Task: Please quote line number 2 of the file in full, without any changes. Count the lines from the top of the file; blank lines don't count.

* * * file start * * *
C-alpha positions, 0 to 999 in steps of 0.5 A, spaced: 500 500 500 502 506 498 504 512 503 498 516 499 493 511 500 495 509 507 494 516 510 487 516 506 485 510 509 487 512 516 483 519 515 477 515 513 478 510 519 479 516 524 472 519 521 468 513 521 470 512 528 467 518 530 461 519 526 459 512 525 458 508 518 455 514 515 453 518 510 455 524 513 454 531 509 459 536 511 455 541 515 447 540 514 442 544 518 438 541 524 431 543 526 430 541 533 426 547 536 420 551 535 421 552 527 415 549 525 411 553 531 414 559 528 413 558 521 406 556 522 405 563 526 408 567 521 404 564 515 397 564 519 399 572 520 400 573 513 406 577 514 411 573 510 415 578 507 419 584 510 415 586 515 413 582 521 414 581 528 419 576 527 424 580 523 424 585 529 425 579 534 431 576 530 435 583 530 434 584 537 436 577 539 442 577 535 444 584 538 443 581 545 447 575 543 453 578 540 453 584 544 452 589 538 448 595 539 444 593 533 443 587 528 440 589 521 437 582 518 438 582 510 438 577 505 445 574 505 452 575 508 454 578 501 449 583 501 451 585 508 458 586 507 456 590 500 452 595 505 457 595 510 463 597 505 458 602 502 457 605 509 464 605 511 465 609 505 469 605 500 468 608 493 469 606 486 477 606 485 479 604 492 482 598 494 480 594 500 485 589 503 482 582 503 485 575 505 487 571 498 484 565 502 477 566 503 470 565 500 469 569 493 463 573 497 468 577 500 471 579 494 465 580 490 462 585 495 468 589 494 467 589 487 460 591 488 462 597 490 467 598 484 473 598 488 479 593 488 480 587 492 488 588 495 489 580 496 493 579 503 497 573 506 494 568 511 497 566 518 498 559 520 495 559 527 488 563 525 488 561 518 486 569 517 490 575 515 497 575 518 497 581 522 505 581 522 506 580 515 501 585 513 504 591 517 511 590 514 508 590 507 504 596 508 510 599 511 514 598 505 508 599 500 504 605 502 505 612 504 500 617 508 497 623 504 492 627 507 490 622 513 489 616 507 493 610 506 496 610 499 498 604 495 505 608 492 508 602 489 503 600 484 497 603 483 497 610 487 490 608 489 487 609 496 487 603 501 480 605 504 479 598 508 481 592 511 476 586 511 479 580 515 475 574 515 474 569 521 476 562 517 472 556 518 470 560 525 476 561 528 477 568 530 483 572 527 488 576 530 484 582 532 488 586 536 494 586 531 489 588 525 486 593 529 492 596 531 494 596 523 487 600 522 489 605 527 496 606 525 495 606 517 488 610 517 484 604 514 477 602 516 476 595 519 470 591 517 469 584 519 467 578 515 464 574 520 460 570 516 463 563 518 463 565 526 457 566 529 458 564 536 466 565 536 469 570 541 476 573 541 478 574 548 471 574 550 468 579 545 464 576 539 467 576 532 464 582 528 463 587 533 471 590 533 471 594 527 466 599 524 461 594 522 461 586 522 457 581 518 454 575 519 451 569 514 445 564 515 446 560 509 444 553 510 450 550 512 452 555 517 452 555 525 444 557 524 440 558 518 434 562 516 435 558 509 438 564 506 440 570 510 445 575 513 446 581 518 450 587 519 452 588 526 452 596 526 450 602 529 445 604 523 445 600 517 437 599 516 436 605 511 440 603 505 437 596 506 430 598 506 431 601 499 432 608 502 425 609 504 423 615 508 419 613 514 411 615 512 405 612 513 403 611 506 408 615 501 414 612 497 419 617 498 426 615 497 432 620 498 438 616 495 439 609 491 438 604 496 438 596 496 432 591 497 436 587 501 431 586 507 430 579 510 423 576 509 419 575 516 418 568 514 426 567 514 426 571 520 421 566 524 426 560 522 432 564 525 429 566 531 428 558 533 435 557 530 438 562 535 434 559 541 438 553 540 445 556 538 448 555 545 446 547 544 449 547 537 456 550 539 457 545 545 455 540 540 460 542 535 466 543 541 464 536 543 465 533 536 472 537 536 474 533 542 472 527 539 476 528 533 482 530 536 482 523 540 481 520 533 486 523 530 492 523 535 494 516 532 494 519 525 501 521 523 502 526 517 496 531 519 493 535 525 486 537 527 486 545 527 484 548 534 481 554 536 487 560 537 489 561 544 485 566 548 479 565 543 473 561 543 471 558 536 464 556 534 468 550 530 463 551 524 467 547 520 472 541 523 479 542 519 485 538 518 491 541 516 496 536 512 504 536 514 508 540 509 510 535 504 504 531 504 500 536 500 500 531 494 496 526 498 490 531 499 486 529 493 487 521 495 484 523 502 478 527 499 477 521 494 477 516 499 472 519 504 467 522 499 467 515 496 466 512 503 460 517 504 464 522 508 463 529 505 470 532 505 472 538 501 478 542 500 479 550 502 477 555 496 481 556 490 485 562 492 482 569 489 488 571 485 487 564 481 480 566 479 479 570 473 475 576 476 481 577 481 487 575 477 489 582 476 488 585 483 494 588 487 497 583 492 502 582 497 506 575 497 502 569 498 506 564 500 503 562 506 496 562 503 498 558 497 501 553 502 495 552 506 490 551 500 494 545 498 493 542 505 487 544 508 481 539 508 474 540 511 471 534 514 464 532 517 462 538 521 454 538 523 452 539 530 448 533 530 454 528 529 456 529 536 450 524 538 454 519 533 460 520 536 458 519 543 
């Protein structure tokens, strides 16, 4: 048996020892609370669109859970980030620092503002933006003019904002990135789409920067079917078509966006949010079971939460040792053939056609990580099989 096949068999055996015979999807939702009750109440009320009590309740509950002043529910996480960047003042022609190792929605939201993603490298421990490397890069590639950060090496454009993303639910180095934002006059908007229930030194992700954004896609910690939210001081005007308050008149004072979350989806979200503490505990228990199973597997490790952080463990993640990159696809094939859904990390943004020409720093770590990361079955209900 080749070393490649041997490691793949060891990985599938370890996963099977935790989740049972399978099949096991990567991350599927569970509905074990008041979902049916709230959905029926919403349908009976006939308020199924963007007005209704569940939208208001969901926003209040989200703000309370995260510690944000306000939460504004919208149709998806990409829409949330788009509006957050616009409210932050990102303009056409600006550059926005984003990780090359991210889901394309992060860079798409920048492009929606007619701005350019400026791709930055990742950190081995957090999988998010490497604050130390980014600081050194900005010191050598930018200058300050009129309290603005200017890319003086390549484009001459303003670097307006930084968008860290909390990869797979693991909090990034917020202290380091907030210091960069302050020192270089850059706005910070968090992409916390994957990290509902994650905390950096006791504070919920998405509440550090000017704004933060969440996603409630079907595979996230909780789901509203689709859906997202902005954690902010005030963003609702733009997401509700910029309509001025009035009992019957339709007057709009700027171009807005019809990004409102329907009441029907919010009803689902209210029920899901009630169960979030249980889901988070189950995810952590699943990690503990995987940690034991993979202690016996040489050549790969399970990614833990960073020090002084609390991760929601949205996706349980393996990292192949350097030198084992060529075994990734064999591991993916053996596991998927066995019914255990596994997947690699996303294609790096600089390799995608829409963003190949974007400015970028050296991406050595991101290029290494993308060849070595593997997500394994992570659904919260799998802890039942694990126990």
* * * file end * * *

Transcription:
């Protein structure tokens, strides 16, 4: 048996020892609370669109859970980030620092503002933006003019904002990135789409920067079917078509966006949010079971939460040792053939056609990580099989 096949068999055996015979999807939702009750109440009320009590309740509950002043529910996480960047003042022609190792929605939201993603490298421990490397890069590639950060090496454009993303639910180095934002006059908007229930030194992700954004896609910690939210001081005007308050008149004072979350989806979200503490505990228990199973597997490790952080463990993640990159696809094939859904990390943004020409720093770590990361079955209900 080749070393490649041997490691793949060891990985599938370890996963099977935790989740049972399978099949096991990567991350599927569970509905074990008041979902049916709230959905029926919403349908009976006939308020199924963007007005209704569940939208208001969901926003209040989200703000309370995260510690944000306000939460504004919208149709998806990409829409949330788009509006957050616009409210932050990102303009056409600006550059926005984003990780090359991210889901394309992060860079798409920048492009929606007619701005350019400026791709930055990742950190081995957090999988998010490497604050130390980014600081050194900005010191050598930018200058300050009129309290603005200017890319003086390549484009001459303003670097307006930084968008860290909390990869797979693991909090990034917020202290380091907030210091960069302050020192270089850059706005910070968090992409916390994957990290509902994650905390950096006791504070919920998405509440550090000017704004933060969440996603409630079907595979996230909780789901509203689709859906997202902005954690902010005030963003609702733009997401509700910029309509001025009035009992019957339709007057709009700027171009807005019809990004409102329907009441029907919010009803689902209210029920899901009630169960979030249980889901988070189950995810952590699943990690503990995987940690034991993979202690016996040489050549790969399970990614833990960073020090002084609390991760929601949205996706349980393996990292192949350097030198084992060529075994990734064999591991993916053996596991998927066995019914255990596994997947690699996303294609790096600089390799995608829409963003190949974007400015970028050296991406050595991101290029290494993308060849070595593997997500394994992570659904919260799998802890039942694990126990």